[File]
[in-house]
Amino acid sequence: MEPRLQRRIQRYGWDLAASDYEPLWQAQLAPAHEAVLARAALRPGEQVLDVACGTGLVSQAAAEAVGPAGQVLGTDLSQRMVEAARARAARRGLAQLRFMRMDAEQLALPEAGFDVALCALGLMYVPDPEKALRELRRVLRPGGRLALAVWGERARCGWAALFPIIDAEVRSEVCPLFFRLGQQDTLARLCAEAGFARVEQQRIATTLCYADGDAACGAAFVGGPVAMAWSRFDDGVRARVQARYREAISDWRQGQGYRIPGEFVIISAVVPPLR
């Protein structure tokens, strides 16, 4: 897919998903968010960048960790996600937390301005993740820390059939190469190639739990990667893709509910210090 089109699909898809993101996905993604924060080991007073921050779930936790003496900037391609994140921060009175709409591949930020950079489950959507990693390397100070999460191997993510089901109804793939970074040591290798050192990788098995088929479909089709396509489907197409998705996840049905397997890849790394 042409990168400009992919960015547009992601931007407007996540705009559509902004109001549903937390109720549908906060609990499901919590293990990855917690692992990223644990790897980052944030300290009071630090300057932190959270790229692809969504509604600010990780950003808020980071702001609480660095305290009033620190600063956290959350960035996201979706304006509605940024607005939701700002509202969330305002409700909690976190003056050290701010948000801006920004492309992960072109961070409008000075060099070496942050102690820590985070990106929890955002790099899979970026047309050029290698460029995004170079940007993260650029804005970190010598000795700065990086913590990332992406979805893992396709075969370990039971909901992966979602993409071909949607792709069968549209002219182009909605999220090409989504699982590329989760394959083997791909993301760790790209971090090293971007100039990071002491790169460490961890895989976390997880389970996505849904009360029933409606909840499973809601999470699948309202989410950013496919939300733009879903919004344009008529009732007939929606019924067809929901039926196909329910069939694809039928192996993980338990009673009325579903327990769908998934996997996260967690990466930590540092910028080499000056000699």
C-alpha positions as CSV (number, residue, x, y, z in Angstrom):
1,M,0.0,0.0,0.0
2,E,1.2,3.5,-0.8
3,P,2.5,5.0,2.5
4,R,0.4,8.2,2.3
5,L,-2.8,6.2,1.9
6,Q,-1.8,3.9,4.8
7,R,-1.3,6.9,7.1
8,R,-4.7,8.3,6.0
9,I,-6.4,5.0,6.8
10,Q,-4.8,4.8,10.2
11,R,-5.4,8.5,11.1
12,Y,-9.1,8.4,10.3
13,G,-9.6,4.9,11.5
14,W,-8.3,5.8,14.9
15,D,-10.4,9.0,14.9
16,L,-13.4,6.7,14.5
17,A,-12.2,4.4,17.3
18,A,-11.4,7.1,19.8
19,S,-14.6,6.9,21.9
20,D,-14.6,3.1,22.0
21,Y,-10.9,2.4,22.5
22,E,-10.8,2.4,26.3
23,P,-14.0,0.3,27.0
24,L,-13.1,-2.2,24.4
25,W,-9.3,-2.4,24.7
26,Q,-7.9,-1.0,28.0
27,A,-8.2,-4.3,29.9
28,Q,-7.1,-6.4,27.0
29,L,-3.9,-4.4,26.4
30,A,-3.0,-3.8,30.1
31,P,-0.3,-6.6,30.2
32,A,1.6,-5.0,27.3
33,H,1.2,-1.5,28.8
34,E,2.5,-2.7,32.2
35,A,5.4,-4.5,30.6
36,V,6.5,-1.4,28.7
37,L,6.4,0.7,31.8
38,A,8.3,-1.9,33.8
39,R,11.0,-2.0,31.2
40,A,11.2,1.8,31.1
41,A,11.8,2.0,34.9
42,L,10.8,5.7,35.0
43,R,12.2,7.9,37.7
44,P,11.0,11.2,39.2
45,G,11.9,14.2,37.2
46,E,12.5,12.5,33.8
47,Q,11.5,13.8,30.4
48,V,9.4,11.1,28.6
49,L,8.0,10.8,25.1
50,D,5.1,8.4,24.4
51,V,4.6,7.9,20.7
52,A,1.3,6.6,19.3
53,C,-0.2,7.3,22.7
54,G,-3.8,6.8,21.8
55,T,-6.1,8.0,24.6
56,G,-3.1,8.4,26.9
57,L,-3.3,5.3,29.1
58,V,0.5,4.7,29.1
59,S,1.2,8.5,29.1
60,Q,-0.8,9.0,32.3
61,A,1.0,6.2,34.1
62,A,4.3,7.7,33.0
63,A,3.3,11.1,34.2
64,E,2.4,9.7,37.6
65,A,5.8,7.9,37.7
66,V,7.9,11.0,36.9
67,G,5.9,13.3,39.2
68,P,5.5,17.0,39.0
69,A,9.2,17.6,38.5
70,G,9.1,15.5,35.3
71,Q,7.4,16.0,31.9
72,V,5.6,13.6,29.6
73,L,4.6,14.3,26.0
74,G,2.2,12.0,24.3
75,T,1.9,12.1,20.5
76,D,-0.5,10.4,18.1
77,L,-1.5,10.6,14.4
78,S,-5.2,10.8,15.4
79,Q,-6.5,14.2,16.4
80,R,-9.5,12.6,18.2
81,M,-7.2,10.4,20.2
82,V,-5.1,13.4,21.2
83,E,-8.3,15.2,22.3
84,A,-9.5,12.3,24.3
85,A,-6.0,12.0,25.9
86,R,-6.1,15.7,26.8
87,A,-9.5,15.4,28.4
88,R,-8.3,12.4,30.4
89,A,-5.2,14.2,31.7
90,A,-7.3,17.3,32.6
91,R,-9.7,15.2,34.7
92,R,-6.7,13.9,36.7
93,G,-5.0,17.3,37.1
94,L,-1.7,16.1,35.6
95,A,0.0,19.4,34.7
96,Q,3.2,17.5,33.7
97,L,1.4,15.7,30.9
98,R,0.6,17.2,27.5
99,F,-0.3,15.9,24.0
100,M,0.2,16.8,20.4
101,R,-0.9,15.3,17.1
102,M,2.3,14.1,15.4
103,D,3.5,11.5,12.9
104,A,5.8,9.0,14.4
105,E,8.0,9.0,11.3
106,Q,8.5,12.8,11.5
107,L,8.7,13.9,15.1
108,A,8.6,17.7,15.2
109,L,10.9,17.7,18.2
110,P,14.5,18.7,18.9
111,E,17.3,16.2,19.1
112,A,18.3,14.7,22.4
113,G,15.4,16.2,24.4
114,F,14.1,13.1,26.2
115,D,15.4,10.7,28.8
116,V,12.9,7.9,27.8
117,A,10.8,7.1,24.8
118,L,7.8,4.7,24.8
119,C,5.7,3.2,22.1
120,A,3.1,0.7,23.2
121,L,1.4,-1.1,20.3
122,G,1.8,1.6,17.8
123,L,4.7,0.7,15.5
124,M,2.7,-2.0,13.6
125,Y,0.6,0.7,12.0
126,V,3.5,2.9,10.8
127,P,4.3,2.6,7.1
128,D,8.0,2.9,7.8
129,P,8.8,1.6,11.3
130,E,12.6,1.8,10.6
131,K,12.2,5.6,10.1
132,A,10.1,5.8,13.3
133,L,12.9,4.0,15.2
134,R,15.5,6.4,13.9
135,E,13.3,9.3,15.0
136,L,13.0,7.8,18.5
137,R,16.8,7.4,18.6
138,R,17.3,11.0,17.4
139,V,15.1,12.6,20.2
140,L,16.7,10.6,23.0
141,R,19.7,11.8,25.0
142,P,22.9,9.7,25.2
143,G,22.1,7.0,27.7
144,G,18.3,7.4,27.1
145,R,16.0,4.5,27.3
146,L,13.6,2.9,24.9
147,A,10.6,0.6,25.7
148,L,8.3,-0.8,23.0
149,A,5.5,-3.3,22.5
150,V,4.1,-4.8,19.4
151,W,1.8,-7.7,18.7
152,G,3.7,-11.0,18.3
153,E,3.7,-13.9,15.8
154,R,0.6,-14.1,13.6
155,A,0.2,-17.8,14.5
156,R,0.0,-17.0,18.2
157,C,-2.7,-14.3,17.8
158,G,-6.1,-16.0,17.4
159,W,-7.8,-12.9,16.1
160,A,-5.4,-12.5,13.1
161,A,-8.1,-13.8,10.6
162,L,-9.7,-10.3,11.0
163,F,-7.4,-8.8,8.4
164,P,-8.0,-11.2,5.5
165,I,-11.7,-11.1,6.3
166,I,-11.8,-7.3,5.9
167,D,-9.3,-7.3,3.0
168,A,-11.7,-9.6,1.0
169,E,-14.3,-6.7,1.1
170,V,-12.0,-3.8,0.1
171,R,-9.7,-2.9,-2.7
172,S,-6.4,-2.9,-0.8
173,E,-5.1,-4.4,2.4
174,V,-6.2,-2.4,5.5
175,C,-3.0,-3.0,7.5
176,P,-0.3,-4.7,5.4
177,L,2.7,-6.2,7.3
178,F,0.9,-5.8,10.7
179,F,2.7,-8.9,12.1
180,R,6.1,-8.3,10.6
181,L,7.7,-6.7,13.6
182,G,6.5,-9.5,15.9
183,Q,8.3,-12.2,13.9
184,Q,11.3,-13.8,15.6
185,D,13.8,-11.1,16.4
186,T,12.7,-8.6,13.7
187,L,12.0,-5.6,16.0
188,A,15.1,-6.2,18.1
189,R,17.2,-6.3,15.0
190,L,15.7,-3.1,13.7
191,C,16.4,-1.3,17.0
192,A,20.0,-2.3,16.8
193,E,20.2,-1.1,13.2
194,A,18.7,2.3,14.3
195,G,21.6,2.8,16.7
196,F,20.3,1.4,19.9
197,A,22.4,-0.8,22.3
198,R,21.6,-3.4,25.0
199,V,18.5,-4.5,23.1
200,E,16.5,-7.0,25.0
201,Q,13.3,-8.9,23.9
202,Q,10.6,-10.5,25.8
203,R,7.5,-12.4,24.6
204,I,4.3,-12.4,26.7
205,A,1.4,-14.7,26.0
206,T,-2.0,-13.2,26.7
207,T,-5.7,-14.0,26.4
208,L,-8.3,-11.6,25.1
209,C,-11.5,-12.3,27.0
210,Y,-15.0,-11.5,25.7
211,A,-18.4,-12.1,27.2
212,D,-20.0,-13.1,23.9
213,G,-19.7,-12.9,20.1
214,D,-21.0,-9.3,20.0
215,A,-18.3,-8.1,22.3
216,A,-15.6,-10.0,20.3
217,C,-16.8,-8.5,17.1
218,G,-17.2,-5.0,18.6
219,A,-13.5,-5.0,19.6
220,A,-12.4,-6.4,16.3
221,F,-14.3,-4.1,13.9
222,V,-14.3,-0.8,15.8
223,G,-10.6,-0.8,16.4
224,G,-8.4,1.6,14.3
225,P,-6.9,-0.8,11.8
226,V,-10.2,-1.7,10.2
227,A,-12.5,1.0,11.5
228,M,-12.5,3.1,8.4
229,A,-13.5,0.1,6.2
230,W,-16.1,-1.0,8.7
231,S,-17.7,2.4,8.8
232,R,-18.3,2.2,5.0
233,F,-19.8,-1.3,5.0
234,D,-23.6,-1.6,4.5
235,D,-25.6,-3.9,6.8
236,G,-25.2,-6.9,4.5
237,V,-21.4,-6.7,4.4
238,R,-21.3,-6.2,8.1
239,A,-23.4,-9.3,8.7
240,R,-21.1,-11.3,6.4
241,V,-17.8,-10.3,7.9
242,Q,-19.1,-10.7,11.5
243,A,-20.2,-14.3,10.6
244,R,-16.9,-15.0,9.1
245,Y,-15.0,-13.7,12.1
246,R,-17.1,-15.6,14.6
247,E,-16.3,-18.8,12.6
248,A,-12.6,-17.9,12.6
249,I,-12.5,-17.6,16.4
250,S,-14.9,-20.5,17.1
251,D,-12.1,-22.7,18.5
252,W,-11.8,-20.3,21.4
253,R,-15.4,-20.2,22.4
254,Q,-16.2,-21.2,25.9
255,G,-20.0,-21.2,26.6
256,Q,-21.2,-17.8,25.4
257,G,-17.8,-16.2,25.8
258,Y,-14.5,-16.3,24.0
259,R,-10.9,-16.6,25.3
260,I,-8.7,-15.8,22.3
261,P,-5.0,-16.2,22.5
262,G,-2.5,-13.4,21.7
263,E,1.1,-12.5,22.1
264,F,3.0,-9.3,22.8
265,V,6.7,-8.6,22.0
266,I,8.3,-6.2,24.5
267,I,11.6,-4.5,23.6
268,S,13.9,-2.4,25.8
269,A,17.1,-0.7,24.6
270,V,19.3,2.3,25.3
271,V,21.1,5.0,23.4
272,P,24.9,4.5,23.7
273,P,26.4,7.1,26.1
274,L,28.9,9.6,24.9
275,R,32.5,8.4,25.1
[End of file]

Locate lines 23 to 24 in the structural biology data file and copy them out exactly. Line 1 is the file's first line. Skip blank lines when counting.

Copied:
19,S,-14.6,6.9,21.9
20,D,-14.6,3.1,22.0